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Natural Orifice Transluminal Endoscopic Surgery (NOTES)

As a healthcare provider, you’ve likely worked with patients who are considering some form of surgery. Whether it’s a routine appendectomy or an unexpected mastectomy, the anticipation of a hospital stay, anesthesia, and complicated incisions can make anyone nervous.

This can be especially true if the type of surgery is relatively new. Today we’re going to talk a bit about natural orifice transluminal endoscopic surgery (NOTES), a technique that has been developed in the past decade or so. More specifically, we’ll look at a study that examines transvaginal organ extraction using NOTES and how it affects women.

What is NOTES?

NOTES involves conducting surgery through a natural orifice – a natural opening in the body - such as the mouth or the vagina. NOTES is getting more attention lately for it use in cholecystectomy (gallbladder removal), appendectomies, and sleeve gastrectomies (weight-loss surgery that removes part of the stomach).

Some of the advantages of NOTES include less scarring, reduced chances for infection, and decreased recovery time compared to more traditional surgery. Some patients also report less pain.

However, women considering NOTES through the vagina may be concerned about how such a procedure might affect sexual function and childbirth.

Researchers from the Center for the Future of Surgery at the UC San Diego School of Medicine examined this issue and presented their findings at the annual meeting of the Society of American Gastrointestinal and Endoscopic Surgeons, held in Baltimore in April 2013.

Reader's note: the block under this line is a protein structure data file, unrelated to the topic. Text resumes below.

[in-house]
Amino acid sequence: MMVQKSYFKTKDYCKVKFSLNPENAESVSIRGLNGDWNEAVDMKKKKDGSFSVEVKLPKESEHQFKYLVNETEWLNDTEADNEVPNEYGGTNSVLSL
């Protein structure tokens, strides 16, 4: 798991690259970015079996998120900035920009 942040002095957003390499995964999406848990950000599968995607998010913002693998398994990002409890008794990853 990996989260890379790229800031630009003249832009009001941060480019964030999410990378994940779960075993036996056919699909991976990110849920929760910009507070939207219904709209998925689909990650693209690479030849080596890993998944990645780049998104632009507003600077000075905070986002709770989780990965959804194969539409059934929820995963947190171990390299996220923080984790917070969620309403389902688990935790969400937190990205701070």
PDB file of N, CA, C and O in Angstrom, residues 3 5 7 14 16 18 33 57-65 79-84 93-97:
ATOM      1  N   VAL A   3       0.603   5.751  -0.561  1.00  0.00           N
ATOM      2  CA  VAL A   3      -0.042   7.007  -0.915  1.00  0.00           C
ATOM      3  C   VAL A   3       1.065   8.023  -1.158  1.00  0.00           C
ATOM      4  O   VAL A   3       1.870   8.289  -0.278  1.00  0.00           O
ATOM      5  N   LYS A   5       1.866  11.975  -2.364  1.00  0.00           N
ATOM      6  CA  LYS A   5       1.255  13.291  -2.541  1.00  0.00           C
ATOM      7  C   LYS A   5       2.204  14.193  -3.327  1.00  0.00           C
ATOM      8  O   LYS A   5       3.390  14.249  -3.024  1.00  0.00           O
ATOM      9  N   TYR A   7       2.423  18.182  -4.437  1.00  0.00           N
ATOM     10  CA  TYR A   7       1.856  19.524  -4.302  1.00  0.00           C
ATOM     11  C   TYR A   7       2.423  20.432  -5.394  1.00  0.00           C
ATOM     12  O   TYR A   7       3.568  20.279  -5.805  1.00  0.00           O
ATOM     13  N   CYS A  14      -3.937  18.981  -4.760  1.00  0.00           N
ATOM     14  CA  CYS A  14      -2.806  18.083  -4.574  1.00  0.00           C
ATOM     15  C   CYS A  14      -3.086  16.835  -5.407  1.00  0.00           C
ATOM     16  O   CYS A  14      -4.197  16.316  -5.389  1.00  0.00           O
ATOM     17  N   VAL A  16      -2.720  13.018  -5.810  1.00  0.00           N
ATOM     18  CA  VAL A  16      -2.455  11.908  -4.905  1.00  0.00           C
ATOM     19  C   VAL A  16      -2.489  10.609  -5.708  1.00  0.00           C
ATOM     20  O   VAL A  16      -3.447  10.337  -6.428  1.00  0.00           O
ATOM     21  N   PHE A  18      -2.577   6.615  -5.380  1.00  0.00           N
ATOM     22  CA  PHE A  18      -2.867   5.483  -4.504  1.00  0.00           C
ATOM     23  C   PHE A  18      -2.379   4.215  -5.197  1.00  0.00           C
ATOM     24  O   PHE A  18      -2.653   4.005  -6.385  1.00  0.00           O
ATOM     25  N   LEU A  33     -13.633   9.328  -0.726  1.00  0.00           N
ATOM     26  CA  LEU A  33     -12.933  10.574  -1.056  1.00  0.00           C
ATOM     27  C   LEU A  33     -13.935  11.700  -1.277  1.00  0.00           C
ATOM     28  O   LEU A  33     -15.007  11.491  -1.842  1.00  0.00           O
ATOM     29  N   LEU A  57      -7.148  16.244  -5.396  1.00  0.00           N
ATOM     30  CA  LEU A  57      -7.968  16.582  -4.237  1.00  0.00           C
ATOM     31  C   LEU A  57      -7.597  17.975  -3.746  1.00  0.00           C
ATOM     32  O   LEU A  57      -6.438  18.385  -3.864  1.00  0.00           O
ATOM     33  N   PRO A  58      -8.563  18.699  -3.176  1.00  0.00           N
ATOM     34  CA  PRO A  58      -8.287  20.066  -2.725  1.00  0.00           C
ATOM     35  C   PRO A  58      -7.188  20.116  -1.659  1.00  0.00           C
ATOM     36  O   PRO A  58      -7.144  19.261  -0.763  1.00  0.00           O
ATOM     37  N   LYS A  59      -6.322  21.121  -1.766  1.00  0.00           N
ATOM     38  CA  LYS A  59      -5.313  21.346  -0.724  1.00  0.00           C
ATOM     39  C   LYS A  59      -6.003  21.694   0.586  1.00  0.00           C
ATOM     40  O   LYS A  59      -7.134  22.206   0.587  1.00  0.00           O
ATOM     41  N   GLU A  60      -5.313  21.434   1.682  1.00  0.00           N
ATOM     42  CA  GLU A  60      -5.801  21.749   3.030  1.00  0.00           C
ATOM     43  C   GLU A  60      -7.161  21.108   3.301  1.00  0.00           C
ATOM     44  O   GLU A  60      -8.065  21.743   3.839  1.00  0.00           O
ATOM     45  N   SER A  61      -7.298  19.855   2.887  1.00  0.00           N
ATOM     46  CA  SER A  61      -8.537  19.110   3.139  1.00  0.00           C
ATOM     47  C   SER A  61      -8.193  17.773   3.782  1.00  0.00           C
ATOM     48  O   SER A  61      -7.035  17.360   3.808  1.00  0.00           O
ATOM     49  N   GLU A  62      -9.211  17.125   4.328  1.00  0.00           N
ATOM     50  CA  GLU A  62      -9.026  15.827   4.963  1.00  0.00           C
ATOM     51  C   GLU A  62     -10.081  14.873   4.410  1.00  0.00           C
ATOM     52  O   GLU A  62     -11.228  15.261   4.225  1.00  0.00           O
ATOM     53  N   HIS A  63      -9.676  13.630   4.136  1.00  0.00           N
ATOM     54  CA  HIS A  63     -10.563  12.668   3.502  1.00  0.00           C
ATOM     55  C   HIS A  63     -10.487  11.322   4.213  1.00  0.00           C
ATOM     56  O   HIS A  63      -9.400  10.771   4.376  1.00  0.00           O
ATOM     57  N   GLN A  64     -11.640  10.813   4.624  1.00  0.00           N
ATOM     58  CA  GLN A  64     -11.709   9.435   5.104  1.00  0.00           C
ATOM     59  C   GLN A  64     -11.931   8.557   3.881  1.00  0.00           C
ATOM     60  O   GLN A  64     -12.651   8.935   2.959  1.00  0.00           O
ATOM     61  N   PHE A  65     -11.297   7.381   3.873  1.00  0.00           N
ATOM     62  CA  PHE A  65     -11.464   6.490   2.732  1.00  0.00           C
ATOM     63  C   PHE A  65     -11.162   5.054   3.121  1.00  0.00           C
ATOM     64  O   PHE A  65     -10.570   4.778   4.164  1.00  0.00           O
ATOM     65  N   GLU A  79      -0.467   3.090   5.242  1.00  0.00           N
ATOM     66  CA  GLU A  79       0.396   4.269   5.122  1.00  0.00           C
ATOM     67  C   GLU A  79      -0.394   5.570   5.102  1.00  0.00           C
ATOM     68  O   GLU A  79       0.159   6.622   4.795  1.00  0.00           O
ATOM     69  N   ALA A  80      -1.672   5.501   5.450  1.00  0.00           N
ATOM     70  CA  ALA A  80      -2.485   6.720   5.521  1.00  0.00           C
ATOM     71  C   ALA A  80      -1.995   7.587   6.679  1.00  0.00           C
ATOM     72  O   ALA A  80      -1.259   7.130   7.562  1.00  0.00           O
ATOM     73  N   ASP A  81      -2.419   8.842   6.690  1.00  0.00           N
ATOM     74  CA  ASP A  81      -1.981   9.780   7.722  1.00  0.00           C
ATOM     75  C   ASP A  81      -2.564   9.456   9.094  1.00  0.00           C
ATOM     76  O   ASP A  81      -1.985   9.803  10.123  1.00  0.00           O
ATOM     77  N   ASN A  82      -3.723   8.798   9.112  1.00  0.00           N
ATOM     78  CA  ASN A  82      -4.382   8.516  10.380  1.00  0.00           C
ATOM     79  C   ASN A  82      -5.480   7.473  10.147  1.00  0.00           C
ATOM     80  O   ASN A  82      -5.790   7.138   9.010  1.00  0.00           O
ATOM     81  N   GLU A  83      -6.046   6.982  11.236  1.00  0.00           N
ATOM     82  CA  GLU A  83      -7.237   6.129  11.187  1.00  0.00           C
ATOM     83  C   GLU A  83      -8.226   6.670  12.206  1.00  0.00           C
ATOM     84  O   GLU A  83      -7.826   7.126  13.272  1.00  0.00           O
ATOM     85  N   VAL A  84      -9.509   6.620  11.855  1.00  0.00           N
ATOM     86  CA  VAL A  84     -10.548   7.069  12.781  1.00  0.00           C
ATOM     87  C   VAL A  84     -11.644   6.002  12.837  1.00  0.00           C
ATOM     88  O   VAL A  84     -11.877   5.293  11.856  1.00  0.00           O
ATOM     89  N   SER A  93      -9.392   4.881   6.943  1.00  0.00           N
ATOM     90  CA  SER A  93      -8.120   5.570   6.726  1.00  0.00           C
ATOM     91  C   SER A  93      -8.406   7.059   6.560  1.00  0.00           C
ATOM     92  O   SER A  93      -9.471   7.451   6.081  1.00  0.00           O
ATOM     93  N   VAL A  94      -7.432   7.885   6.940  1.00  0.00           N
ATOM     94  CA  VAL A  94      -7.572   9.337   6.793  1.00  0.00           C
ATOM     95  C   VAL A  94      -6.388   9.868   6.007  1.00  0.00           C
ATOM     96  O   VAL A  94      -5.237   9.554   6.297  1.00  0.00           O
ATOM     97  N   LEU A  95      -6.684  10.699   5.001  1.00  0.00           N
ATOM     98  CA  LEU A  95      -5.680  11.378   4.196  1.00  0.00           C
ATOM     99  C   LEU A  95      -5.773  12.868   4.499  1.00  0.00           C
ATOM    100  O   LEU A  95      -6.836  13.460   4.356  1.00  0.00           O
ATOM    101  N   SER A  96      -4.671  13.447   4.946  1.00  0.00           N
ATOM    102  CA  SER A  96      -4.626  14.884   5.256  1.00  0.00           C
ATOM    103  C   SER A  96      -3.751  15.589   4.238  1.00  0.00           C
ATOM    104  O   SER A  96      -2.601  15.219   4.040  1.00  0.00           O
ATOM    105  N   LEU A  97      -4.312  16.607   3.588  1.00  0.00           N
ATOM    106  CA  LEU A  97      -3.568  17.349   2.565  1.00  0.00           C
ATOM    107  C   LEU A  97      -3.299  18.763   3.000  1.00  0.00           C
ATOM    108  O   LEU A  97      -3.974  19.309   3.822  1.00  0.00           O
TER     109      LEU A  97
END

How might NOTES affect women?

The research team analyzed data from 34 women who ranged in age from 23 to 63 (with a mean age of 40 years) and had undergone NOTES. Their surgeons had used a hybrid natural orifice approach that involved conventional laparoscopic surgery with transvaginal organ extraction at the end of the operation. The surgeries included cholecystectomy, appendectomy, and sleeve gastrectomy.

The researchers found that:

  • None of the surgeries had to be converted to open operations.
  • There were no intraoperative complications.
  • The mean hospital stay for all the women was 2 days.

The patients were followed for a mean of 24 months. In that time, there were no long-term complications. Six of the women had some spotting or heavy menstrual periods shortly after the surgery, but these issues were taken care of conservatively.

Two pregnancies and two successful vaginal deliveries also occurred during this time period.

The study authors concluded, “This initial experience suggests that this surgical approach is safe, does not increase length of stay, and has no long-term vaginal complications.”

What’s next?

More research is needed to further evaluate NOTES and provide long-term follow up. However, this study may put some of your female patients at ease, if they are considering transvaginal organ extraction. Of course, their surgeon can best address their specific concerns.

Resources

General Surgery News

Smith, Monica J.

“In Study, Transvaginal NOTES Causes No Sexual Dysfunction”

(September 2013)

http://www.generalsurgerynews.com/ViewArticle.aspx?d=In+the+News&d_id=69&i=September+2013&i_id=995&a_id=24008

Society of American Gastrointestinal and Endoscopic Surgeons (SAGES)

Barajas-Gamboa, Juan S., MD, et al.

“Trans-Vaginal Organ Extraction: Potential for Broad Clinical Application”

(Abstract S104. Presented at SAGES 2013, April 17-20, 2013, Baltimore, MD)

http://www.sages.org/meetings/annual-meeting/abstracts-archive/trans-vaginal-organ-extraction-potential-for-broad-clinical-application/

Yale School of Medicine

“Scarless Surgery”

(WTNH – New Haven, Connecticut - video broadcast on December 24, 2009. No longer available on www.wtnh.com or www.youtube.com. Accessed via Yale School of Medicine website.)

http://www.yalesurgery.org/gastrointestinal/care/notes/index.aspx

“Scarless Surgery/NOTES”

http://www.yalesurgery.org/gastrointestinal/care/notes/index.aspx